Google recently bid Adieu to Google Places in favor of Google+ Local (To read more view our blog post). These changes are meant to improve users’ experience, including the revocation of anonymously posted reviews. To ensure the accuracy of reviews, users must use their real names in order to post a review. For most industries, this is a positive adjustment. For healthcare, it poses a dilemma.
You’re wondering, what’s the big deal? Well, consider these hypothetical reviews supplied in Dr. Jeffrey Segal’s post:
- “Dr. X. did an excellent job with my facelift. My friends think I look a few years younger, but, no-one knows why. I just told them I started an exercise program and lost a few pounds.”
- “Dr. Y. was a lifesaver when I was seriously considering taking my life. He put me on the right medication for what I now understand is Bipolar Disorder Type I. I didn’t realize how close I was to the point of no return.”
With anonymity revoked, patients may be less likely to post reviews with sensitive information. Additionally, in accordance with HIPAA, doctors cannot acknowledge that a review poster was a patient. This poses a predicament when replying to posts with a patient’s name attached.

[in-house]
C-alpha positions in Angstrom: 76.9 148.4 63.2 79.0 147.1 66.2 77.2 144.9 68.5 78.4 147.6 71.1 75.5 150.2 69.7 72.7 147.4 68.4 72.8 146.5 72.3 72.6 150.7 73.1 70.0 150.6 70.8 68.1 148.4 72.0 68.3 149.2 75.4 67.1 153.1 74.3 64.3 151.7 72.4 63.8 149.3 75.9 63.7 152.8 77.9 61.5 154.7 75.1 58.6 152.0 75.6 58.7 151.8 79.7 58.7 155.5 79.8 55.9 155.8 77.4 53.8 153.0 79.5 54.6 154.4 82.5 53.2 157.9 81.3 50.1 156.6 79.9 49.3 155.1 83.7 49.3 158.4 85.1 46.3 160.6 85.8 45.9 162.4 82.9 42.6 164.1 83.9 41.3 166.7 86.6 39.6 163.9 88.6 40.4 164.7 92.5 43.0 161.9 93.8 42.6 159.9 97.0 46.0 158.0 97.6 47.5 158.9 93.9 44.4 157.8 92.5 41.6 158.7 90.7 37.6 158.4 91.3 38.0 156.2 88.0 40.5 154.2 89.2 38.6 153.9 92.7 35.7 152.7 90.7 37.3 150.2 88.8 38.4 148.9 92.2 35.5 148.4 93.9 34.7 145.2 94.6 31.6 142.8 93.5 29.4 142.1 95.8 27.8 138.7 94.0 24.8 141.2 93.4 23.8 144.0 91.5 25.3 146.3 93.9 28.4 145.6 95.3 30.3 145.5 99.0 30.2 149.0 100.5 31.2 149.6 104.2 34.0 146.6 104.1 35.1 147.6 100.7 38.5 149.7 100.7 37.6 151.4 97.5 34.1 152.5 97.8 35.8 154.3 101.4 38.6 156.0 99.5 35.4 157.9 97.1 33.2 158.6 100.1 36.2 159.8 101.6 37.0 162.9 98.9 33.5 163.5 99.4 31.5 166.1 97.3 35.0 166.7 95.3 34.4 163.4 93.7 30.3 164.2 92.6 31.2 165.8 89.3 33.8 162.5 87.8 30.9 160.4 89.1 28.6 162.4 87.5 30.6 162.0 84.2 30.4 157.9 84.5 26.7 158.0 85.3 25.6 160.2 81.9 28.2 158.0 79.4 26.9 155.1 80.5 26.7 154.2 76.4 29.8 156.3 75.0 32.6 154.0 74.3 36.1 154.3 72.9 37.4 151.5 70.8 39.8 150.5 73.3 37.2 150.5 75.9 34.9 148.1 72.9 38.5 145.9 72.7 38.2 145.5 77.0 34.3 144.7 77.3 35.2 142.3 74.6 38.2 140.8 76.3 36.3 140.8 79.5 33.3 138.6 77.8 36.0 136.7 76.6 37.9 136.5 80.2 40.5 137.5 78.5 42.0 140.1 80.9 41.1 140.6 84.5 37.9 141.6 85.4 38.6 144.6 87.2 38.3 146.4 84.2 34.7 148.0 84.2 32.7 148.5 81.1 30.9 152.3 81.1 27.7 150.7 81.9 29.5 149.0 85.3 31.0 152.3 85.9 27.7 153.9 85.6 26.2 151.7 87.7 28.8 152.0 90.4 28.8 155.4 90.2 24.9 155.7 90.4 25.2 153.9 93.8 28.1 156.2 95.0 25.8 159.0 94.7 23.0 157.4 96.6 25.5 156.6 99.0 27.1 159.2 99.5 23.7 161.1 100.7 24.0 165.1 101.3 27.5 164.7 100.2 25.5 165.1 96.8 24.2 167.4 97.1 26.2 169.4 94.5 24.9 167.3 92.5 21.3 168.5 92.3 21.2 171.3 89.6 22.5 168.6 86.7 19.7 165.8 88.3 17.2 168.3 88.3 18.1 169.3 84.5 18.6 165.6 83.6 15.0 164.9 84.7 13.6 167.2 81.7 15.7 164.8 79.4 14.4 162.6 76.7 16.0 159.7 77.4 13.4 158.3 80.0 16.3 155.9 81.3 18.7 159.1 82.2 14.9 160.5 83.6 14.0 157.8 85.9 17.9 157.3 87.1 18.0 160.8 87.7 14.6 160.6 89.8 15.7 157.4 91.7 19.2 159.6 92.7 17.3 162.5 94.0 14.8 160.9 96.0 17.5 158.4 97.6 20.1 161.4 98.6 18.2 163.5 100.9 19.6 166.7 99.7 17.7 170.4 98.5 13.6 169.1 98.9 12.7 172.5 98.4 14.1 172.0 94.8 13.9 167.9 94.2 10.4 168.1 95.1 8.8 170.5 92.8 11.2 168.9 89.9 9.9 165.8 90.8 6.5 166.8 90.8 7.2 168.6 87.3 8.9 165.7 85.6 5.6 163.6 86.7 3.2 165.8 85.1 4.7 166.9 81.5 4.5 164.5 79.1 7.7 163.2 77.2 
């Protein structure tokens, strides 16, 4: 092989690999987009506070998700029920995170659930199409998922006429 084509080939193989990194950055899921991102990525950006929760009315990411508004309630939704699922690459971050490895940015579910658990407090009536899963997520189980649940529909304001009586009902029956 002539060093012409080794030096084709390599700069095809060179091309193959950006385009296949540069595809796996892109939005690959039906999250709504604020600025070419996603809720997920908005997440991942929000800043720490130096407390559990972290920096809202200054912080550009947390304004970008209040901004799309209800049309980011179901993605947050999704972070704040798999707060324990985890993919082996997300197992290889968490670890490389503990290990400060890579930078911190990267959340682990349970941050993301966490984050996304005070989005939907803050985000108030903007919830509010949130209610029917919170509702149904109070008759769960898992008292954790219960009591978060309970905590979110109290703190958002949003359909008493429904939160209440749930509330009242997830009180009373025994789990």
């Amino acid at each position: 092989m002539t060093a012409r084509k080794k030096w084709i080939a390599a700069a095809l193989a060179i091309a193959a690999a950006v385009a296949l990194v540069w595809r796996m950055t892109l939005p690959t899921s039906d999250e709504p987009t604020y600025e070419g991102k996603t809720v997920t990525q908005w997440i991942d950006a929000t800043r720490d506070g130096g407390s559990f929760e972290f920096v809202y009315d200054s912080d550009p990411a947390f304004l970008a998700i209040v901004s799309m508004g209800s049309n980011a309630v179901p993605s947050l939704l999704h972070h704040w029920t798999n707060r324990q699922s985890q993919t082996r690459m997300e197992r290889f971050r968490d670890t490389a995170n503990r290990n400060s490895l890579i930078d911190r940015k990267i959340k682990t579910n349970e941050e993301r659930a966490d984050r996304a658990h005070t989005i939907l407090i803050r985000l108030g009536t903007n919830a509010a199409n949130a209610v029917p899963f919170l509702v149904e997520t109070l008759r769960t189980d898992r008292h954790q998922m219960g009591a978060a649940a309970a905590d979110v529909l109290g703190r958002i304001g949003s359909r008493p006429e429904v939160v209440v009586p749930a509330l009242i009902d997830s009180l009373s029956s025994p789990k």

This does not mean that Google+ Local Pages are a lost cause. It is as important as ever to keep your practice’s Page up-to-date and to encourage patients to post positive reviews. However, a new level of discretion is required when responding to reviews. As HCA Web Services has always advised, never discuss specific patient information. Instead, if a review warrants a response ask the reviewer to call your office to discuss further.
Read more about this issue at Kevin MD: http://www.kevinmd.com/blog/2012/06/google-local-physician-reviews-barrier-patients.html
What are your thoughts about the latest Google updates?